The Movie Waffler New Release Review [Netflix] - HIS HOUSE | The Movie Waffler

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New Release Review [Netflix] - HIS HOUSE

his house review
A pair of refugees are followed by a demon presence to their new home in England.

Review by Eric Hillis

Directed by: Remi Weekes

Starring: Ṣọpẹ́ Dìrísù, Wunmi Mosaku, Matt Smith, Javier Botet, Emily Taaffe, Cornell John

his house poster

In the past, if a haunted house movie wasn't doing enough to keep you gripped, you inevitably found yourself asking the question of why the protagonists insist on staying in the house. In recent years, with the western world experiencing an unprecedented housing crisis, that's no longer an issue. A home is no longer something you can take for granted, and if you're lucky enough to have one to call your own, it's going to take one hell of a demonic presence to oust you. It's no coincidence that in the immediate years following the 2008 economic crash, which saw evictions on a scale not seen since the Great Depression, Hollywood gave us a wave of haunted house thrillers.

his house review

Watching writer/director Remi Weekes' feature debut His House, we never find ourselves asking why the protagonists stay in the house (though they do make an attempt to leave at one point). That's because our leads, Bol (Sope Dirisu) and Rial (Wunmi Mosaku), are in such dire straits that the evil in their new home is but one problem they have to contend with.


Having escaped South Sudan but losing their daughter while crossing the sea, Bol and Rial subsequently spend several months in a refugee centre upon their arrival in England. Eventually they are released and housed in a crumbling home on an equally dilapidated council estate in some nameless corner of the country, the detritus of previous occupants left strewn across the front yard. Their new abode is what you might charitably call a "fixer upper", but it's theirs nonetheless. "We're not going back," Bol insists. "That's the spirit," replies Matt Smith's condescending case worker.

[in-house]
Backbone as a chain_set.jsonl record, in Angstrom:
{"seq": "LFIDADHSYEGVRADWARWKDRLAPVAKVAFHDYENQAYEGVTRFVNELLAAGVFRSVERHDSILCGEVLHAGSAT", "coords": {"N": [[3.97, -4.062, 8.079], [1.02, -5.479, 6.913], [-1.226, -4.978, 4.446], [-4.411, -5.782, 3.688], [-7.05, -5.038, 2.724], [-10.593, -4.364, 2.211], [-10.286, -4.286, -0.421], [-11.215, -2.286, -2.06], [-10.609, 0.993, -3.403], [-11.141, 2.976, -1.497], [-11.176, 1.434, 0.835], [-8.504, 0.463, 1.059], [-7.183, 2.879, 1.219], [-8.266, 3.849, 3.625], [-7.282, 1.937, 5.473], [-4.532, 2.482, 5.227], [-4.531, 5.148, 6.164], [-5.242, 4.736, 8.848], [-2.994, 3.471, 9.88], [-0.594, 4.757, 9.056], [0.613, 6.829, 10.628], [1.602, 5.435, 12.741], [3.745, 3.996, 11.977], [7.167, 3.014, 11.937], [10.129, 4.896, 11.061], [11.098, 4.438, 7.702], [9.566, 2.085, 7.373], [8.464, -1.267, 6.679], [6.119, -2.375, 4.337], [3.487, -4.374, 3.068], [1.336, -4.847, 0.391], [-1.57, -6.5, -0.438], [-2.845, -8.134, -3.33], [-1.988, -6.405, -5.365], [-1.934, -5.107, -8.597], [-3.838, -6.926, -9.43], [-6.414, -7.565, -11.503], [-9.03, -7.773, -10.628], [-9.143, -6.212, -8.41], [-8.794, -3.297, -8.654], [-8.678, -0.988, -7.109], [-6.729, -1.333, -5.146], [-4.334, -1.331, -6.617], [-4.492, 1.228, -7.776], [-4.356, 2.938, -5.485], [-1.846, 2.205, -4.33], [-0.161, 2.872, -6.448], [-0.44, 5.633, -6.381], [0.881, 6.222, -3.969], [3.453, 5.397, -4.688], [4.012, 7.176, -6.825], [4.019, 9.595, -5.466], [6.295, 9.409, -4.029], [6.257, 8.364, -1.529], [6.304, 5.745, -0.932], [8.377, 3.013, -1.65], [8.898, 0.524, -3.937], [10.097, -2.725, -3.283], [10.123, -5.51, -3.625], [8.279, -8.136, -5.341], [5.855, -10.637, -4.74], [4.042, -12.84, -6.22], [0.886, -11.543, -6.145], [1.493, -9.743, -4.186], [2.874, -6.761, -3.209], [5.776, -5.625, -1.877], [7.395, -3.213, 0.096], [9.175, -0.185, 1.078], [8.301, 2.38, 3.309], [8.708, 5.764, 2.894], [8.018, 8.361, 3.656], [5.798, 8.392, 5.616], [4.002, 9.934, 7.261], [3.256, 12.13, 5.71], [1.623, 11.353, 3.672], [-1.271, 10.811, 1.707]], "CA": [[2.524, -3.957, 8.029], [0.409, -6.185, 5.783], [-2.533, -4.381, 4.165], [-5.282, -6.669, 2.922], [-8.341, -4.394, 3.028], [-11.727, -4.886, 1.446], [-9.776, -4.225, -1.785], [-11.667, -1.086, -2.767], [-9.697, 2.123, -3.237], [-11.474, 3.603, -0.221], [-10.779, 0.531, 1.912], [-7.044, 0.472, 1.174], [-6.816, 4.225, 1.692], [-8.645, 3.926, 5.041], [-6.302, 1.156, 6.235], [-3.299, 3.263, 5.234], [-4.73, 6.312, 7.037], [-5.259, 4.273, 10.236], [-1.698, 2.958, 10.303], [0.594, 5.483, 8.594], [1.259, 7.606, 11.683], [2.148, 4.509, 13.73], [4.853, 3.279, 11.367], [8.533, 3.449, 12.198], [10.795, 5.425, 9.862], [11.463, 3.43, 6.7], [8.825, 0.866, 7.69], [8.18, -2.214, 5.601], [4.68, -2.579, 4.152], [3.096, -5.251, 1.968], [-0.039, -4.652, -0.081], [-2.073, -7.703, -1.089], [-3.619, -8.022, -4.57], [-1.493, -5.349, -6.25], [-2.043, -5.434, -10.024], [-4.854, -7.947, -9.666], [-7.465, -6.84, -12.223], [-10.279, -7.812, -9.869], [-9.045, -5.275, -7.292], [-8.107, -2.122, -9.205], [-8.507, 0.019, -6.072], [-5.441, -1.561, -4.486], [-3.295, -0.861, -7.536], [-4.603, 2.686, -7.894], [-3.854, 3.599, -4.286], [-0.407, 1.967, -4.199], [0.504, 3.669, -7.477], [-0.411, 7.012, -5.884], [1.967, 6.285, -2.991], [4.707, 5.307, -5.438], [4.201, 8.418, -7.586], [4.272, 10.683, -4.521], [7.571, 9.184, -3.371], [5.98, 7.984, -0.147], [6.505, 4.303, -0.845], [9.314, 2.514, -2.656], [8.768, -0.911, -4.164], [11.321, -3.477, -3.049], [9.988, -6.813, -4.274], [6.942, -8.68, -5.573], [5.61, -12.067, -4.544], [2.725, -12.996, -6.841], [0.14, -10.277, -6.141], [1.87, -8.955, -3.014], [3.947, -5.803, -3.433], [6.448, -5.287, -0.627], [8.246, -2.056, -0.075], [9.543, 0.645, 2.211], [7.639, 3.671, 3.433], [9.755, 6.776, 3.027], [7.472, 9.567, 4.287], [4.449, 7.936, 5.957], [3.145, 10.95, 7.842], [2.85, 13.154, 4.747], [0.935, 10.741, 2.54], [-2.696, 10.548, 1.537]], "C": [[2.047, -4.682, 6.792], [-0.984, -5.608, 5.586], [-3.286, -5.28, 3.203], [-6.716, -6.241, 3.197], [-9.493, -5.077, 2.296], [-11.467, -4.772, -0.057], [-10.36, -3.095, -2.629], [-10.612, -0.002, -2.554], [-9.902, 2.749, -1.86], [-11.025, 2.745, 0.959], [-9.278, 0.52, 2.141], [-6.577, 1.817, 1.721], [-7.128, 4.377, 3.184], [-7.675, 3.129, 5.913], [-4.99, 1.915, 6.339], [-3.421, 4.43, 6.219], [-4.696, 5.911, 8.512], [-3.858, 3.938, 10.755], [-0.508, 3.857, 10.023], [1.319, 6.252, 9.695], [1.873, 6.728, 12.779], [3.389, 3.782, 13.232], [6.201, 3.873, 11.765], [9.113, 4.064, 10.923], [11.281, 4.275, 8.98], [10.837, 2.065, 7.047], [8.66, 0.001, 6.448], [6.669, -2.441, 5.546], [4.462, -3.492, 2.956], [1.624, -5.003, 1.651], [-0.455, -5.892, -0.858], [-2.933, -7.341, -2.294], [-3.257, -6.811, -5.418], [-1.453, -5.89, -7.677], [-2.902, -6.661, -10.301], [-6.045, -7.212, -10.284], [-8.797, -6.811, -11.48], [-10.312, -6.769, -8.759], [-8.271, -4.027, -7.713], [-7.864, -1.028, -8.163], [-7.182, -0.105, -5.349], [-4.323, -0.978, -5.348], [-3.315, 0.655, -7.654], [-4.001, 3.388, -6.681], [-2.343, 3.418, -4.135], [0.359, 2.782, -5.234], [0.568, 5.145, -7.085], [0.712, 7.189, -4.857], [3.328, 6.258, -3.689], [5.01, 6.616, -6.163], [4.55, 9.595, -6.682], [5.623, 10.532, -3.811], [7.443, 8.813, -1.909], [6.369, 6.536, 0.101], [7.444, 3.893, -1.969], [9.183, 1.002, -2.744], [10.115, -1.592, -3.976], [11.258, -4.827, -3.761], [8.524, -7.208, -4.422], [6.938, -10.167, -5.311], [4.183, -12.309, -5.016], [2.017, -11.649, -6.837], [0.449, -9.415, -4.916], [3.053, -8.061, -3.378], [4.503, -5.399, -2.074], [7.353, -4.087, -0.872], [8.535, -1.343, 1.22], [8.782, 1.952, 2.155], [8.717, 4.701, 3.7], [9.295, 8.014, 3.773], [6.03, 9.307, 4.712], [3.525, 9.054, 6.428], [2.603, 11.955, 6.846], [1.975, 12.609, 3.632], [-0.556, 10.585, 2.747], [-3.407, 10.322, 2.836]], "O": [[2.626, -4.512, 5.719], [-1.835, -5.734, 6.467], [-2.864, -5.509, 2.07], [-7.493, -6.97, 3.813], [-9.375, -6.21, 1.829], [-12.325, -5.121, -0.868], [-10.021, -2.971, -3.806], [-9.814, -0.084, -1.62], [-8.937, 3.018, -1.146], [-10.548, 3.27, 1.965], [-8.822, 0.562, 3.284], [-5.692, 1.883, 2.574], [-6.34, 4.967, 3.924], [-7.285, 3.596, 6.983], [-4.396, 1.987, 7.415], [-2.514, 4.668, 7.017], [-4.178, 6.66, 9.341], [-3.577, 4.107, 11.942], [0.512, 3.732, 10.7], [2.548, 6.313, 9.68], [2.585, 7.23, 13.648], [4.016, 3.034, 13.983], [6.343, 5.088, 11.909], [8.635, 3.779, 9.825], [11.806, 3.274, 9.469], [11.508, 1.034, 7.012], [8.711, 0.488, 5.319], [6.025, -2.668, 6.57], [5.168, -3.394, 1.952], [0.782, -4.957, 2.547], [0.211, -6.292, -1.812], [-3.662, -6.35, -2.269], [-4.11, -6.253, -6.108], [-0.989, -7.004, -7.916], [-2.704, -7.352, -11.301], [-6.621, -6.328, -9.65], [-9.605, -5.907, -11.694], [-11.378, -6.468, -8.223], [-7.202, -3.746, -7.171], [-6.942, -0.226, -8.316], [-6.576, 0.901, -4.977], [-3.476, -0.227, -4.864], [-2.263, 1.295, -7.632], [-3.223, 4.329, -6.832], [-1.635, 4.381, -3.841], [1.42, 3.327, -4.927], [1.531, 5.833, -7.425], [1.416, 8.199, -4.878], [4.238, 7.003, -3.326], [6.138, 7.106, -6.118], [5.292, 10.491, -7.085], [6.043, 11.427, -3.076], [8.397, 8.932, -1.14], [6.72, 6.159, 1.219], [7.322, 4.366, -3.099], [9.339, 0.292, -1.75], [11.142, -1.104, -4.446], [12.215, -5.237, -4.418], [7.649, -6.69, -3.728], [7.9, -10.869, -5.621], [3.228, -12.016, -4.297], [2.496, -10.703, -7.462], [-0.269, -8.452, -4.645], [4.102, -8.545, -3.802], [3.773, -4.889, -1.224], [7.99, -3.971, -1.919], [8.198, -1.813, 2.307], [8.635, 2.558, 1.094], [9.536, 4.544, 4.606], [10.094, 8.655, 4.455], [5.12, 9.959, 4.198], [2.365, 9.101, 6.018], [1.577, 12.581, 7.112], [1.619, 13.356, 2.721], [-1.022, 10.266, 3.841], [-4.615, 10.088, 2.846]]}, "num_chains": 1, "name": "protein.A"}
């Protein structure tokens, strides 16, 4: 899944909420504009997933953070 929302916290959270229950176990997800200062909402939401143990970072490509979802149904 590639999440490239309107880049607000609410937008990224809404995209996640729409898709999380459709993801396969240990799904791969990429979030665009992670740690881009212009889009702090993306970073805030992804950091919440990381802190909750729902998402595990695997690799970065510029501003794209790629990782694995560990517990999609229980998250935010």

his house review

Trouble is, something has followed Bol and Rial to their new home. On the first night, with none of the lights working, Bol is treated to a series of nightmarish visions of ghouls coming through the walls and appearing out of the shadows, along with the cries of his late daughter. Rial begins to have visions too, but hers are somewhat more enlightening, and they make her question the truth about the man she's sharing a home with.


His House works best as a straightforward refugee drama, not so much as a horror movie. The movie's most effective scenes are those which show Bol and Rial adjusting, or failing to adjust to their new life in England. There are moments of discomfort - a security guard not so subtly shadowing Bol in a department store; Rial being told to "go back to Africa" by a group of young local Black boys - but also small glimpses of warmth, like when Bol is invited to watch a football match in a rowdy pub and joins in a chorus of a song about infamously gangly striker Peter Crouch. It often plays like a more grounded version of Jacques Audiard's similarly themed Dheepan. Dirisu and Mosaku are both excellent in their first starring roles, their performances contributing greatly to adding a touch of tangible humanity to a film that treads a thin line between sympathetic social drama and exploitative genre thriller.

his house review

It's when His House returns to its titular abode at night and enters the horror genre that it becomes less involving. Featuring physical performer Javier Botet, a regular fixture of horror movies with his long limbed physique and flexible joints (a side-effect of Marfan syndrome), the horror sequences play like a retread of every mediocre supernatural thriller of the last decade, despite the film's cultural specificities. There's no build up to the scares, which begin as soon as Bol and Rial enter their home and are dialled up to 11 from the off, and while Dirisu is convincingly terrified, such fear never quite translates to the audience beyond the involuntary shocks of loud bangs and jump scares. Following a shocking late twist, a character is given a redemption that feels unearned given the nature of the crime it's revealed they committed.

His House is on Netflix now.

2020 movie reviews